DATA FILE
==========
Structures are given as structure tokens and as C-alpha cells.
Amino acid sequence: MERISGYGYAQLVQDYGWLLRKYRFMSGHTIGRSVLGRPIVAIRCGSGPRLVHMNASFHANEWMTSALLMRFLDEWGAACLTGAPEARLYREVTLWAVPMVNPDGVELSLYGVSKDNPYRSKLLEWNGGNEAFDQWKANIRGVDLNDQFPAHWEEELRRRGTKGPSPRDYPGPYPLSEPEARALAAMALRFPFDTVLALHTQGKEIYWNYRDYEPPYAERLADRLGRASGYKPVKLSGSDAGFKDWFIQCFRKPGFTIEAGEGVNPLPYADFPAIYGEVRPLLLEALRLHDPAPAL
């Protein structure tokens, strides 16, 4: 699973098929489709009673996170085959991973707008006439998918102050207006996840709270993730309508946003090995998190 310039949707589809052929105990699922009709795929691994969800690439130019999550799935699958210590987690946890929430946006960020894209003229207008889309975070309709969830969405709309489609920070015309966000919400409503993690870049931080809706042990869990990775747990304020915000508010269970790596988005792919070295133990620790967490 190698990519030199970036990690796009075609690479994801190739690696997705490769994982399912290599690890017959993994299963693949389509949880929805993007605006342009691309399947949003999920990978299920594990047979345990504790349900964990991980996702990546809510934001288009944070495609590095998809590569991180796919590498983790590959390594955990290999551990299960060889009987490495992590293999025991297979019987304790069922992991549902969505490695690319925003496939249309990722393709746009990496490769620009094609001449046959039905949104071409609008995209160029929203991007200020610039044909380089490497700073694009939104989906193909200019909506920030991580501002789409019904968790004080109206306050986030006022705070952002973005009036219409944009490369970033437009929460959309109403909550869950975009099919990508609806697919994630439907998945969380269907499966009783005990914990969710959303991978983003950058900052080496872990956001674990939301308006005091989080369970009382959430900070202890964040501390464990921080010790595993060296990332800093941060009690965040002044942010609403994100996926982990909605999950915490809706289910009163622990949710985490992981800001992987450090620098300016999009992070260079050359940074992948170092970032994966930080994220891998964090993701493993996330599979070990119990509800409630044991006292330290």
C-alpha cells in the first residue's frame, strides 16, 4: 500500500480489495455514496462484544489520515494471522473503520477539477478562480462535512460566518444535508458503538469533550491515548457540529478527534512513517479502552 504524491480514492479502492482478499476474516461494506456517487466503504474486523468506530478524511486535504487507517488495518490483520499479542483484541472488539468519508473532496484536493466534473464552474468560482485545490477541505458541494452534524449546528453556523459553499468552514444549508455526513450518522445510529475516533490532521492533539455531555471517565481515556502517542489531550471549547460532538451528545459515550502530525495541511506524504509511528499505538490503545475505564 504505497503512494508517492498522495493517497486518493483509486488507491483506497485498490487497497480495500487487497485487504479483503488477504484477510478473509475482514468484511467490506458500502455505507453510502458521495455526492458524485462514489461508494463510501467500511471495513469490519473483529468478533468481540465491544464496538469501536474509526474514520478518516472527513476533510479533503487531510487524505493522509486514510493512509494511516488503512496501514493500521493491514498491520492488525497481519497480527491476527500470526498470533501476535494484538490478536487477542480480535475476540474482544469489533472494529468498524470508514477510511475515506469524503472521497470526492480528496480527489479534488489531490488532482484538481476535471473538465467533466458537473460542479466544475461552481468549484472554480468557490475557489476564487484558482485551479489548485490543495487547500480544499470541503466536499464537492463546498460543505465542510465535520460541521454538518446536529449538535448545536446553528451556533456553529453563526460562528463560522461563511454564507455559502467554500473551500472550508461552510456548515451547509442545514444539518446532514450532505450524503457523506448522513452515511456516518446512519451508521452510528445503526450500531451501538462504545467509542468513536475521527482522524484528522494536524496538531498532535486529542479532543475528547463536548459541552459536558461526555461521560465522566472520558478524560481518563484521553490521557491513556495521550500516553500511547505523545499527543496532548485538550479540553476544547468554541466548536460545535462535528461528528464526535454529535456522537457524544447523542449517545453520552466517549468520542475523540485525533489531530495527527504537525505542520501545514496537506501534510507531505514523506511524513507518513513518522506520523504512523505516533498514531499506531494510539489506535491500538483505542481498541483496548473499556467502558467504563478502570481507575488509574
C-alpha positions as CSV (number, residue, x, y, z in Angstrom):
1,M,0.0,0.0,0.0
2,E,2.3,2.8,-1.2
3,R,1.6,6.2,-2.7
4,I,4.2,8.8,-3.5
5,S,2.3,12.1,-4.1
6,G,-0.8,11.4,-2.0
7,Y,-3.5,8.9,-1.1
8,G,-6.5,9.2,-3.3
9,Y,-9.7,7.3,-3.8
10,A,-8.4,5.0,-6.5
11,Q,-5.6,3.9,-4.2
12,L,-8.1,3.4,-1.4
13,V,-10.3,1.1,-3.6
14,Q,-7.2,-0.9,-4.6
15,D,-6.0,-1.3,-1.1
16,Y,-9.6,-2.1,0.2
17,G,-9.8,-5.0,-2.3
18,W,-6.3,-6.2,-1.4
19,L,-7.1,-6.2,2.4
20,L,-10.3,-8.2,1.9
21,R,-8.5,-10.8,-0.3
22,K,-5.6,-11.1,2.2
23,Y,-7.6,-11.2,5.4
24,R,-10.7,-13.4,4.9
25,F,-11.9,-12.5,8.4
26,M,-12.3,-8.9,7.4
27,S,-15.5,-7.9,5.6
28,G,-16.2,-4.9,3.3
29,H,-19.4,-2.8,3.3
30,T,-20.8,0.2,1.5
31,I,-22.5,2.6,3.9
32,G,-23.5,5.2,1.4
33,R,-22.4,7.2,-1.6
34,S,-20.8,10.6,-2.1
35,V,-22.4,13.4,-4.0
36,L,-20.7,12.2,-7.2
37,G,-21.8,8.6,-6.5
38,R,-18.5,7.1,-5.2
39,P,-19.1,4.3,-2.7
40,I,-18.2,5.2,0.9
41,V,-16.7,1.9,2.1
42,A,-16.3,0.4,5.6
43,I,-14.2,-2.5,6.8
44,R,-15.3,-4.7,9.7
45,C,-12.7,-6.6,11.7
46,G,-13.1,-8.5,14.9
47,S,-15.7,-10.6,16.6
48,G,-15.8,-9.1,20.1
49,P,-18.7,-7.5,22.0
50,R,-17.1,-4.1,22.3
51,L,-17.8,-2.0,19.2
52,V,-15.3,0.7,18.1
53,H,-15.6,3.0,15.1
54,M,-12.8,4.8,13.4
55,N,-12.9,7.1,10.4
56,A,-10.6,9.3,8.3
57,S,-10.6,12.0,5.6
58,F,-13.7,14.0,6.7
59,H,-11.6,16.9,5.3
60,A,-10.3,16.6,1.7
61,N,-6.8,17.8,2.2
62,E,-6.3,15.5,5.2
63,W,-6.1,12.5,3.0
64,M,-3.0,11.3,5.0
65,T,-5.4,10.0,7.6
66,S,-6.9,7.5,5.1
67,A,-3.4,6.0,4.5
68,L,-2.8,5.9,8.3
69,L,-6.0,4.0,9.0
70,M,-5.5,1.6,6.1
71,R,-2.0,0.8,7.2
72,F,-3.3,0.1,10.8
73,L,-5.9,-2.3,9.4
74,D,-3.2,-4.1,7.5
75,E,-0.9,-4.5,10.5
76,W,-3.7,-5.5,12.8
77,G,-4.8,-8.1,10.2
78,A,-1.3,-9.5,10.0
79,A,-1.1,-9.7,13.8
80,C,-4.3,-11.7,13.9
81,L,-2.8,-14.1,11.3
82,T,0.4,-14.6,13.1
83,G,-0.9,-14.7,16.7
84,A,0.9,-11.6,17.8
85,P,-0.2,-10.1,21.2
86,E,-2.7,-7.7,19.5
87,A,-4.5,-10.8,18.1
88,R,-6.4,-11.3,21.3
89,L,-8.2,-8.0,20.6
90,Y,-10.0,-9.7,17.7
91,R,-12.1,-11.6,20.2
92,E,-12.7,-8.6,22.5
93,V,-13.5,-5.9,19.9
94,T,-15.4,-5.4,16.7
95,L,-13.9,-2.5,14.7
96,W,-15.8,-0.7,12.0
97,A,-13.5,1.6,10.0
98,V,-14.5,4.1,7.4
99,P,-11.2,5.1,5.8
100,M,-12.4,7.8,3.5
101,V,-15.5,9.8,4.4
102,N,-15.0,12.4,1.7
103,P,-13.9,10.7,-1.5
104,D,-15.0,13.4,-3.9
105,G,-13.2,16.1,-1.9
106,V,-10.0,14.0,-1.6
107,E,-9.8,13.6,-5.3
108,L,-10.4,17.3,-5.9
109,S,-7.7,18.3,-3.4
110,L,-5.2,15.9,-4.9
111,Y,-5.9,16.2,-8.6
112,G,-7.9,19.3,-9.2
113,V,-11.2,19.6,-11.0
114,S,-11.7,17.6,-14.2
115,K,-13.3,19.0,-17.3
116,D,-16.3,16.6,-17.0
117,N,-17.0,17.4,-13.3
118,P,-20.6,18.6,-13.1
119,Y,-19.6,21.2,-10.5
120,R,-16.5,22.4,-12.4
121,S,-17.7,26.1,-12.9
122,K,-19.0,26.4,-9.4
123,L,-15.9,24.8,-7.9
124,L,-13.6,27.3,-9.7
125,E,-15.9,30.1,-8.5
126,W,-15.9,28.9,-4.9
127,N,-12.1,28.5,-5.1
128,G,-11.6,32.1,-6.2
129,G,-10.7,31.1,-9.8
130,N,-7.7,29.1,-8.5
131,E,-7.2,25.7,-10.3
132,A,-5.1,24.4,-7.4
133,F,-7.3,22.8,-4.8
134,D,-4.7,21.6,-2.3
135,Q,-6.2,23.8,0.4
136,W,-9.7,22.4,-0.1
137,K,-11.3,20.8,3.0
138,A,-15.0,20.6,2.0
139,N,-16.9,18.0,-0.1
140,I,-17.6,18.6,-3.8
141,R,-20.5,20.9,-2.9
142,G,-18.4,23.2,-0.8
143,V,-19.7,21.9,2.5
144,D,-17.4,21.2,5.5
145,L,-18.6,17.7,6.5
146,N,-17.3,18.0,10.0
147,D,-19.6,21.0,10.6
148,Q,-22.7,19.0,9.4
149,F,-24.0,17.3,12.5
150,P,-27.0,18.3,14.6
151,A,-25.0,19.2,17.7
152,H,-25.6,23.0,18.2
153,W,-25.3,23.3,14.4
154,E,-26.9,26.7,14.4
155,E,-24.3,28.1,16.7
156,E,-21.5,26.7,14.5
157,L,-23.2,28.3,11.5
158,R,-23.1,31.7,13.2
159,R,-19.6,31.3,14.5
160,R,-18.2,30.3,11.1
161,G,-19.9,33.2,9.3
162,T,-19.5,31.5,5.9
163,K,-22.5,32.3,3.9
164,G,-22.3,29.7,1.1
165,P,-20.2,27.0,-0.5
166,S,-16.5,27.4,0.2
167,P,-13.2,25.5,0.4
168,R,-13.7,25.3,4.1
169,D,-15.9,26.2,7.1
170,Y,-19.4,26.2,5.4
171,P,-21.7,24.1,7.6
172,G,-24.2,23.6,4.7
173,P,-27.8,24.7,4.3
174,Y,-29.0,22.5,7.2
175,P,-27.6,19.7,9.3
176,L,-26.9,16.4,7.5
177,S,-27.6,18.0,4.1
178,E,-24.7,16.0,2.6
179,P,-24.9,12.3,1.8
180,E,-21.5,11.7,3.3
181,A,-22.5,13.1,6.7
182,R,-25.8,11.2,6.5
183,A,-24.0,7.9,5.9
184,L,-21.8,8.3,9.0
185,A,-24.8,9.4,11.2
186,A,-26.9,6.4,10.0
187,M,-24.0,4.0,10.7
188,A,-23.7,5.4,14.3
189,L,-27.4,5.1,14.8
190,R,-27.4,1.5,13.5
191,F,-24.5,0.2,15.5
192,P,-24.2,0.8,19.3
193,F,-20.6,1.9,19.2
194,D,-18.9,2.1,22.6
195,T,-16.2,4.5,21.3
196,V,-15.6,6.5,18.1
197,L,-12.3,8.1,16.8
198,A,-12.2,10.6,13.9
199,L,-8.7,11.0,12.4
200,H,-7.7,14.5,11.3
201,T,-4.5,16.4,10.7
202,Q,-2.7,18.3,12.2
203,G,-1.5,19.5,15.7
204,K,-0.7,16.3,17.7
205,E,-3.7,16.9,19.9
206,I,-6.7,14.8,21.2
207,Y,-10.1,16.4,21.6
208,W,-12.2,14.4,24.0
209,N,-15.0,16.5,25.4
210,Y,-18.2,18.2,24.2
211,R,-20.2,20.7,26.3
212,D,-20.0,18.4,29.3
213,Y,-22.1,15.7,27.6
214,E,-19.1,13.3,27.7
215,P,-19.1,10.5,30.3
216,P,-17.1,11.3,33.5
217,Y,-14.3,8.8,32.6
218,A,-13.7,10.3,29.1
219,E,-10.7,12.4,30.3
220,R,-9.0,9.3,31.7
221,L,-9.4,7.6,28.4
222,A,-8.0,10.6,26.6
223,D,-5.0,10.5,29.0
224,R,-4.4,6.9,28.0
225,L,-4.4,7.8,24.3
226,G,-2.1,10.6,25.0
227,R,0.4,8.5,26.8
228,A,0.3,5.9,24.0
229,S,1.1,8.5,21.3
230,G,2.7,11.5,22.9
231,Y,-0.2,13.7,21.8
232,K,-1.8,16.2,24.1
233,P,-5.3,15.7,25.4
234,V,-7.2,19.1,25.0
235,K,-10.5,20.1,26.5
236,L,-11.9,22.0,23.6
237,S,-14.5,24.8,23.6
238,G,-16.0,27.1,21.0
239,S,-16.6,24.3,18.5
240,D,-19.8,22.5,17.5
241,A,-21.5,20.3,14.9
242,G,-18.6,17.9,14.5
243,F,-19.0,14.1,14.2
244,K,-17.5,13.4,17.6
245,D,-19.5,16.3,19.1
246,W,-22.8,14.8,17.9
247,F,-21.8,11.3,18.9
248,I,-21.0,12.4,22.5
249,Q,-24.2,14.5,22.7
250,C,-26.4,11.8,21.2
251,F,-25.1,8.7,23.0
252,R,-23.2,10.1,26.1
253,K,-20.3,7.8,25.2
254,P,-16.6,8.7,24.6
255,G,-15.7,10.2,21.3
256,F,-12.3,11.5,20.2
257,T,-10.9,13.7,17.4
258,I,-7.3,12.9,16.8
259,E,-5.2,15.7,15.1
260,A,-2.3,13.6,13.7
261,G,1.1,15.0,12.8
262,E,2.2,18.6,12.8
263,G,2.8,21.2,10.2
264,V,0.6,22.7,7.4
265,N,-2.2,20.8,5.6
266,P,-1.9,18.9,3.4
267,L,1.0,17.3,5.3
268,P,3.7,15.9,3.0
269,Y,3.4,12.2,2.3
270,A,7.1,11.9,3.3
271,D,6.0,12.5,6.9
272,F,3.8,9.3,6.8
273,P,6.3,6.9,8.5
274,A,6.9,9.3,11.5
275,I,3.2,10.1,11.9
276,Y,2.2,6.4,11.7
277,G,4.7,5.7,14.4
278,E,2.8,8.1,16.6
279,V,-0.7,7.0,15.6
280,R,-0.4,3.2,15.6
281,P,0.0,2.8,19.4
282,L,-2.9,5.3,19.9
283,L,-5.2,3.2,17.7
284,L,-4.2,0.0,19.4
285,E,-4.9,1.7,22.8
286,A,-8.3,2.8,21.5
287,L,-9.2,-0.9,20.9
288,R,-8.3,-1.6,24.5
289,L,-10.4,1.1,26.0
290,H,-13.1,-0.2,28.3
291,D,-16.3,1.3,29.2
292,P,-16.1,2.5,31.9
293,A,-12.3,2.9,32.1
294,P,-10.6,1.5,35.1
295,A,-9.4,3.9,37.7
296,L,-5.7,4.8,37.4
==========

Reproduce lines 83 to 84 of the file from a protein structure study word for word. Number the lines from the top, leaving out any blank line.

78,A,-1.3,-9.5,10.0
79,A,-1.1,-9.7,13.8